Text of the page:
Chapter Members at Pocahontas State Park 1/8/2022

   Chapter Members at Pocahontas State Park - January 8, 2022

We love Virginia bluebells

We love Virginia bluebells (Mertensia virginica)!

Golden Ragwort (Packera aurea) nearly in bloom!

Golden ragwort (Packera aurea) nearly in bloom!

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News & Updates

• Chapter president Matt Brooks will lead our September field trip on Sunday, September 25 at 10:00am at Poor Farm Park in Ashland. View more information and details. 9-17-2022

• Suleka Deevi will discuss invasive species at our Thursday, October 6 meeting at 7:00pm. View more information about the Zoom/in-person meeting. 9-19-2022

• Watch  the February 3, 2022 presentation by Katrina Spears on the exceptional and significant Lee Park Herbarium at the Lewis Ginter Botanical Garden. 2-12-2022

• Check out the February 2022 Pocahontas Chapter Newsletter for an article and photos from our January field trip to Pocahontas State Park. 2-1-2022

• The new January 2022 Pocahontas Chapter Newsletter has an article and beautiful photographs of Skunk Cabbage by Richard Moss. 1-10-2022

• Did you miss the December 2, 2021 presentation by Louise Seals of the Richmond Tree Stewards? Watch now on the VNPS Vimeo channel. 1-4-2022

• Did you miss the November 4, 2021 presentation, Equitable Climate Action with Brianne Fisher? Watch now on the VNPS Vimeo channel.

• The Pocahontas chapter of the VNPS serves the central Virginia counties of Amelia, Charles City, Chesterfield, Dinwiddie, Goochland, Hanover, Henrico, King William, New Kent, Powhatan, Prince George, and the cities of Colonial Heights, Hopewell, Petersburg and Richmond.

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Hollow Joe-pye-weed is a perennial herb that may grow as tall as 35 dm (about 11.5 feet). Stems are frequently purple and, when young, are covered with a thin, glaucous, layer of wax. Cross sections of stems will reveal the presence of hollow cavities in the central pith region. Leaves are whorled, 3-7 per node;…... Read more
February 1, 2023
Source: VNPS Blog
Hollow Joe-pye-weed is a perennial herb that may grow as tall as 35 dm (about 11.5 feet). Stems are frequently purple and, when young, are covered with a thin, glaucous, layer of wax. Cross sections of stems will reveal the presence of hollow cavities in the central pith region. Leaves are whorled, 3-7 per node;…... Read more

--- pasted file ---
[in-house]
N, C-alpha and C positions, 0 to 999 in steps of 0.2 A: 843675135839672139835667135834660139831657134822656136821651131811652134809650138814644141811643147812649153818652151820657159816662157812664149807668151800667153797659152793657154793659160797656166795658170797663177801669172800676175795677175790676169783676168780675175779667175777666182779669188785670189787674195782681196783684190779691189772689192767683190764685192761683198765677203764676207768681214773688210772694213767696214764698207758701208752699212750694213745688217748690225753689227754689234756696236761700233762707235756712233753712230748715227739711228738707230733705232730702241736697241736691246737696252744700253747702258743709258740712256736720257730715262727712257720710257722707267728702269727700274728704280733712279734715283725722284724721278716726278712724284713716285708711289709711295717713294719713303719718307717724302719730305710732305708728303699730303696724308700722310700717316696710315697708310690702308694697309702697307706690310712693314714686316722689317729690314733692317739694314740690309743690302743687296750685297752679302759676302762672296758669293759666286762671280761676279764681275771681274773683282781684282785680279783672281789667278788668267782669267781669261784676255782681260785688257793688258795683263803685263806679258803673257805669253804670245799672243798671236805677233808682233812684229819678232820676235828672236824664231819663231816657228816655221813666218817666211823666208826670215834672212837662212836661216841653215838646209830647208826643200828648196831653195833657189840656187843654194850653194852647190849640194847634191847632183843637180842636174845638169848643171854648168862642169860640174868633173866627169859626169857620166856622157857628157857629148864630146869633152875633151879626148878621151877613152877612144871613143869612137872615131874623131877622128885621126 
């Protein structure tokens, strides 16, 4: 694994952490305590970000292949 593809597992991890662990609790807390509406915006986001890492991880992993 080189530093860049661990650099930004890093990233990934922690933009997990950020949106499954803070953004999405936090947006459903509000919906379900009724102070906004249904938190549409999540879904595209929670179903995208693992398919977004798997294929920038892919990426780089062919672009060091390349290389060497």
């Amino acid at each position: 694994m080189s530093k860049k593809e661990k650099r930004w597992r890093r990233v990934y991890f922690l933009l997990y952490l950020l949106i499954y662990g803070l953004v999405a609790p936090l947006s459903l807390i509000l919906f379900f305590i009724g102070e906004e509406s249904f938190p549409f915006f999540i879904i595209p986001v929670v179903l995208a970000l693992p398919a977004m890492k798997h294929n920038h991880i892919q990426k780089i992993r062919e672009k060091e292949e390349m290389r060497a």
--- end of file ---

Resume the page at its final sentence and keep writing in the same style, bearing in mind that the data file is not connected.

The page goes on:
February 1, 2023
Source: VNPS Blog
By Betsy Washington, Northern Neck Chapter Our evergreen Wax Myrtle or Southern Bayberry (Myrica cerifera) is handsome in every season of the year but it particularly sparkles in the winter after the leaves of deciduous trees have fallen leaving a gray and brown landscape. Not only are Wax Myrtles a beautiful native evergreen (large shrub…... Read more
December 17, 2022
Source: VNPS Blog
By Betsy Washington, Northern Neck Chapter At our recent fall native plant sale a number of shoppers requested shade tolerant perennials that bloom in shady woodland gardens in late summer and fall, long after spring bloomers have faded. The October Plant of the Month, Blue-stemmed Goldenrod, Solidago caesia, fits the bill beautifully and like other…... Read more
October 21, 2022
Source: VNPS Blog
By Betsy Washington, Northern Neck Chapter Blue Vervain (Verbena hastata) enhances any landscape in which it grows. It is one of my favorite mid to late summer native perennials for any number of reasons. The beautiful purplish blue flowers atop tall stems provide a striking vertical accent contrasting with more typical mounded plants and flower…... Read more
August 28, 2022
Source: VNPS Blog
By Betsy Washington, Northern Neck Chapter Turk’s-cap Lily (Lilium superbum) is one of our most spectacular wildflowers in eastern North America. Its stunning flowers bloom right now in July and August. Native to wet meadows and rich moist cove forests and bogs from New Hampshire south to Georgia and Alabama, it is found in most…... Read more
July 20, 2022
Source: VNPS Blog
By Betsy Washington, Northern Neck Chapter The Pawpaw, Asimina triloba, is a handsome small tree that is as fascinating as it is curious. Pawpaw is a member of the Custard-Apple Family, the Annonaceae, a large family of tropical and subtropical species. Ranging from Florida and Texas north to New York and Southern Ontario, Pawpaw is…... Read more
May 29, 2022
Source: VNPS Blog
By W. John Hayden, Botany Chair Who knew? Cornus florida, the 2018 VNPS Wildflower of the Year and State Tree of Virginia, has a cousin living in the mountains of eastern Mexico! Mexican Dogwoods have been found in the states of Nuevo Leon, Tamaulipas, and Veracruz. They are, manifestly, close relatives of the familiar Flowering…... Read more
March 29, 2022
Source: VNPS Blog